Commitment to abstinence and acute stress in relapse to alcohol, opiates, and nicotine

J Consult Clin Psychol. 1990 Apr;58(2):175-81. doi: 10.1037//0022-006x.58.2.175.


The effects of commitment to abstinence and acute stress on return to drug use were examined in a study of treated alcoholics, opiate users, and cigarette smokers (N = 221). Subjects were followed for 12 weeks or until they used their problem drug for 7 consecutive days. Commitment to absolute abstinence at end of treatment was related to a lower risk of returning to use and longer time between the first use and relapse. Withdrawal symptoms and negative and positive moods predicted first drug use, but only when assessed retrospectively. Prospective analyses failed to reveal a link between these variables and return to use. These findings suggest a reevaluation of current models of relapse. Acute stress may be less important in precipitating return to drug use than previously believed.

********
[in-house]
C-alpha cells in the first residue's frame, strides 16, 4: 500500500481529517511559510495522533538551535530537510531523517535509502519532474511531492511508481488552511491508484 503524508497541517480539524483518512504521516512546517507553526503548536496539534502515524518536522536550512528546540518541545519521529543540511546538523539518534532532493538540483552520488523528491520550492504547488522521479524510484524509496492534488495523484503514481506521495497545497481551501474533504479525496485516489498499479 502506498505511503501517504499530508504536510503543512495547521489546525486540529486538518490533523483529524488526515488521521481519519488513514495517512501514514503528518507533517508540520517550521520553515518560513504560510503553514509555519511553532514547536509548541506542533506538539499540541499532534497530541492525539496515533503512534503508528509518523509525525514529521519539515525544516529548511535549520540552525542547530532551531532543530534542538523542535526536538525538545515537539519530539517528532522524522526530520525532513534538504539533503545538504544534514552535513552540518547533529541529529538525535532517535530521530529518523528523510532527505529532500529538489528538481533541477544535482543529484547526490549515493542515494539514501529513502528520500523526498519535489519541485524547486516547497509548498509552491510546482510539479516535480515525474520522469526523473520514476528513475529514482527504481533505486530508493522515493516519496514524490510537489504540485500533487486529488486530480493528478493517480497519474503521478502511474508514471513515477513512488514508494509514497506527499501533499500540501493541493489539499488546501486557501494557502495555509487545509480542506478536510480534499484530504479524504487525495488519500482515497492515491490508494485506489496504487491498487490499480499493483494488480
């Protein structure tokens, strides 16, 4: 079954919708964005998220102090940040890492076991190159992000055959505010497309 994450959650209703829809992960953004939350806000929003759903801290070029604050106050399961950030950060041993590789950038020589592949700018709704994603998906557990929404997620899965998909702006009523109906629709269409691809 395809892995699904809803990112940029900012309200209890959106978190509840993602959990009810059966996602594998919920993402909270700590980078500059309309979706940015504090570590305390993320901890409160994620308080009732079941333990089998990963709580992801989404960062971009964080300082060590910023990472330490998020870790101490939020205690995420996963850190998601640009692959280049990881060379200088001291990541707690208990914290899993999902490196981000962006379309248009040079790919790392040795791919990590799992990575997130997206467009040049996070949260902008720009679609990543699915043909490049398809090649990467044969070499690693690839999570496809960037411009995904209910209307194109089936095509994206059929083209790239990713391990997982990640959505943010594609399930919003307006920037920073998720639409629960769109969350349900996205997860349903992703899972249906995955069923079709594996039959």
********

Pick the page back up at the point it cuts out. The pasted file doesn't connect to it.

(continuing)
Publication types

  • Research Support, U.S. Gov't, P.H.S.

MeSH terms

  • Adult
  • Alcoholism / psychology
  • Alcoholism / rehabilitation*
  • Female
  • Follow-Up Studies
  • Humans
  • Male
  • Motivation*
  • Opioid-Related Disorders / psychology
  • Opioid-Related Disorders / rehabilitation*
  • Smoking / psychology
  • Smoking / therapy*
  • Stress, Psychological / complications*